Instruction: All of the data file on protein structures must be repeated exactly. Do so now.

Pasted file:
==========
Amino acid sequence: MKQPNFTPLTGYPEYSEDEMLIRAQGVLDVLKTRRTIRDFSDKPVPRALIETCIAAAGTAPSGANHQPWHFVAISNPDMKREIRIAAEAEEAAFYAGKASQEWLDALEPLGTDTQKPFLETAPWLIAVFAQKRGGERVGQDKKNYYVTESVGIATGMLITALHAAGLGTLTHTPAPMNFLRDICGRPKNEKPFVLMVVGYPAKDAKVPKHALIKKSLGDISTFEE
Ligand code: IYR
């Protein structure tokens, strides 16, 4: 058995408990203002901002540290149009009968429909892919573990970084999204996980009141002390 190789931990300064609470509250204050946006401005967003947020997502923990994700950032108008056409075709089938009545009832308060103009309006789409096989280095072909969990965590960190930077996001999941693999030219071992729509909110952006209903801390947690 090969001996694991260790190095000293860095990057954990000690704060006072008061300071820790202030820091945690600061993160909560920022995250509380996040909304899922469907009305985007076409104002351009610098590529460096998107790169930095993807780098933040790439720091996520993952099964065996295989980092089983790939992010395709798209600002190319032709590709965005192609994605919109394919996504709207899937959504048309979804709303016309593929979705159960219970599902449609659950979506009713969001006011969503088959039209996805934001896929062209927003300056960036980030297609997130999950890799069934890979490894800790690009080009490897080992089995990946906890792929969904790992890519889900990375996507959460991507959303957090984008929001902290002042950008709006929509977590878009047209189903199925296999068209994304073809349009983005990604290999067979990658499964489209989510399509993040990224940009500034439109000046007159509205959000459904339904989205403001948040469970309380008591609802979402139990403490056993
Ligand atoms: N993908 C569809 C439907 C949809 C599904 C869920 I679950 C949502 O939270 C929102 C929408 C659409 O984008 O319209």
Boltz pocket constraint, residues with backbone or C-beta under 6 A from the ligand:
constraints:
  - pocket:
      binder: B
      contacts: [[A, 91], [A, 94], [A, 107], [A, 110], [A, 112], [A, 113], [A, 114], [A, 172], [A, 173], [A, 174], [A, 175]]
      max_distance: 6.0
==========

Amino acid sequence: MKQPNFTPLTGYPEYSEDEMLIRAQGVLDVLKTRRTIRDFSDKPVPRALIETCIAAAGTAPSGANHQPWHFVAISNPDMKREIRIAAEAEEAAFYAGKASQEWLDALEPLGTDTQKPFLETAPWLIAVFAQKRGGERVGQDKKNYYVTESVGIATGMLITALHAAGLGTLTHTPAPMNFLRDICGRPKNEKPFVLMVVGYPAKDAKVPKHALIKKSLGDISTFEE
Ligand code: IYR
């Protein structure tokens, strides 16, 4: 058995408990203002901002540290149009009968429909892919573990970084999204996980009141002390 190789931990300064609470509250204050946006401005967003947020997502923990994700950032108008056409075709089938009545009832308060103009309006789409096989280095072909969990965590960190930077996001999941693999030219071992729509909110952006209903801390947690 090969001996694991260790190095000293860095990057954990000690704060006072008061300071820790202030820091945690600061993160909560920022995250509380996040909304899922469907009305985007076409104002351009610098590529460096998107790169930095993807780098933040790439720091996520993952099964065996295989980092089983790939992010395709798209600002190319032709590709965005192609994605919109394919996504709207899937959504048309979804709303016309593929979705159960219970599902449609659950979506009713969001006011969503088959039209996805934001896929062209927003300056960036980030297609997130999950890799069934890979490894800790690009080009490897080992089995990946906890792929969904790992890519889900990375996507959460991507959303957090984008929001902290002042950008709006929509977590878009047209189903199925296999068209994304073809349009983005990604290999067979990658499964489209989510399509993040990224940009500034439109000046007159509205959000459904339904989205403001948040469970309380008591609802979402139990403490056993
Ligand atoms: N993908 C569809 C439907 C949809 C599904 C869920 I679950 C949502 O939270 C929102 C929408 C659409 O984008 O319209």
Boltz pocket constraint, residues with backbone or C-beta under 6 A from the ligand:
constraints:
  - pocket:
      binder: B
      contacts: [[A, 91], [A, 94], [A, 107], [A, 110], [A, 112], [A, 113], [A, 114], [A, 172], [A, 173], [A, 174], [A, 175]]
      max_distance: 6.0